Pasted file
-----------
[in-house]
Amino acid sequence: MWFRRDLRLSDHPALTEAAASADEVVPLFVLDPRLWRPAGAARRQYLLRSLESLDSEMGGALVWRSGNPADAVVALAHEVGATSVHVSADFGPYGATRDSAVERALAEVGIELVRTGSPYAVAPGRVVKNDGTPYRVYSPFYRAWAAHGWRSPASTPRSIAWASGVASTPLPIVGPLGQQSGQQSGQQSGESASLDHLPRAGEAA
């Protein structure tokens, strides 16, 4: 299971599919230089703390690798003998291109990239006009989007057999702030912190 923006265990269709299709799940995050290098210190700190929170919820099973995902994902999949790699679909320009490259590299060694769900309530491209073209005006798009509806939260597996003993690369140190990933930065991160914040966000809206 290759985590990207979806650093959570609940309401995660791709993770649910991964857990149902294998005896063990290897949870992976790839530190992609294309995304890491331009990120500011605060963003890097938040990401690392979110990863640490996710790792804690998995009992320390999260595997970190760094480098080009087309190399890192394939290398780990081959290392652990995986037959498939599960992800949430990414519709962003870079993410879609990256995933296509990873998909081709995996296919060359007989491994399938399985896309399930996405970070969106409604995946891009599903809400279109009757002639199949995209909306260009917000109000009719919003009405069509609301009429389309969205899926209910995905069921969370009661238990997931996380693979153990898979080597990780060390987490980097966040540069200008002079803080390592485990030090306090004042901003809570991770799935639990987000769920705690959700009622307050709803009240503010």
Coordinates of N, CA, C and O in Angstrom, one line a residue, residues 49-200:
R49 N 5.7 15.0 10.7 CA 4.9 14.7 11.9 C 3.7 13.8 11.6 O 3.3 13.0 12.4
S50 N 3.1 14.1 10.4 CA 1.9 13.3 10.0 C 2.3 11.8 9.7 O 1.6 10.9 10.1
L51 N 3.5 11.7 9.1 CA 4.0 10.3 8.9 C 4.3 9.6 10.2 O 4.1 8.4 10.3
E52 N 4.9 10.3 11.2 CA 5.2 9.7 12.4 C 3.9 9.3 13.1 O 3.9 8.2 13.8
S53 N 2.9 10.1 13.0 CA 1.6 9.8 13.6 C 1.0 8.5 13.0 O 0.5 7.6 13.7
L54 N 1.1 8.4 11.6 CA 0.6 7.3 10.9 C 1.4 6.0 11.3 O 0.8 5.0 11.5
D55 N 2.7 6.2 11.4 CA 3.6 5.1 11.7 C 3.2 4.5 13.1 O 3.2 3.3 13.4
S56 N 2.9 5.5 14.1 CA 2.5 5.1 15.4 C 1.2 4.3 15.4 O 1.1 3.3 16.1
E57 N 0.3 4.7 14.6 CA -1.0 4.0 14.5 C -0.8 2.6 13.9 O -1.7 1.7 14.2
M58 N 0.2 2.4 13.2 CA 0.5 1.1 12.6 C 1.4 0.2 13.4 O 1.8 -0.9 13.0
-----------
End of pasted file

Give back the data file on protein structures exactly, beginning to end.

[in-house]
Amino acid sequence: MWFRRDLRLSDHPALTEAAASADEVVPLFVLDPRLWRPAGAARRQYLLRSLESLDSEMGGALVWRSGNPADAVVALAHEVGATSVHVSADFGPYGATRDSAVERALAEVGIELVRTGSPYAVAPGRVVKNDGTPYRVYSPFYRAWAAHGWRSPASTPRSIAWASGVASTPLPIVGPLGQQSGQQSGQQSGESASLDHLPRAGEAA
């Protein structure tokens, strides 16, 4: 299971599919230089703390690798003998291109990239006009989007057999702030912190 923006265990269709299709799940995050290098210190700190929170919820099973995902994902999949790699679909320009490259590299060694769900309530491209073209005006798009509806939260597996003993690369140190990933930065991160914040966000809206 290759985590990207979806650093959570609940309401995660791709993770649910991964857990149902294998005896063990290897949870992976790839530190992609294309995304890491331009990120500011605060963003890097938040990401690392979110990863640490996710790792804690998995009992320390999260595997970190760094480098080009087309190399890192394939290398780990081959290392652990995986037959498939599960992800949430990414519709962003870079993410879609990256995933296509990873998909081709995996296919060359007989491994399938399985896309399930996405970070969106409604995946891009599903809400279109009757002639199949995209909306260009917000109000009719919003009405069509609301009429389309969205899926209910995905069921969370009661238990997931996380693979153990898979080597990780060390987490980097966040540069200008002079803080390592485990030090306090004042901003809570991770799935639990987000769920705690959700009622307050709803009240503010």
Coordinates of N, CA, C and O in Angstrom, one line a residue, residues 49-200:
R49 N 5.7 15.0 10.7 CA 4.9 14.7 11.9 C 3.7 13.8 11.6 O 3.3 13.0 12.4
S50 N 3.1 14.1 10.4 CA 1.9 13.3 10.0 C 2.3 11.8 9.7 O 1.6 10.9 10.1
L51 N 3.5 11.7 9.1 CA 4.0 10.3 8.9 C 4.3 9.6 10.2 O 4.1 8.4 10.3
E52 N 4.9 10.3 11.2 CA 5.2 9.7 12.4 C 3.9 9.3 13.1 O 3.9 8.2 13.8
S53 N 2.9 10.1 13.0 CA 1.6 9.8 13.6 C 1.0 8.5 13.0 O 0.5 7.6 13.7
L54 N 1.1 8.4 11.6 CA 0.6 7.3 10.9 C 1.4 6.0 11.3 O 0.8 5.0 11.5
D55 N 2.7 6.2 11.4 CA 3.6 5.1 11.7 C 3.2 4.5 13.1 O 3.2 3.3 13.4
S56 N 2.9 5.5 14.1 CA 2.5 5.1 15.4 C 1.2 4.3 15.4 O 1.1 3.3 16.1
E57 N 0.3 4.7 14.6 CA -1.0 4.0 14.5 C -0.8 2.6 13.9 O -1.7 1.7 14.2
M58 N 0.2 2.4 13.2 CA 0.5 1.1 12.6 C 1.4 0.2 13.4 O 1.8 -0.9 13.0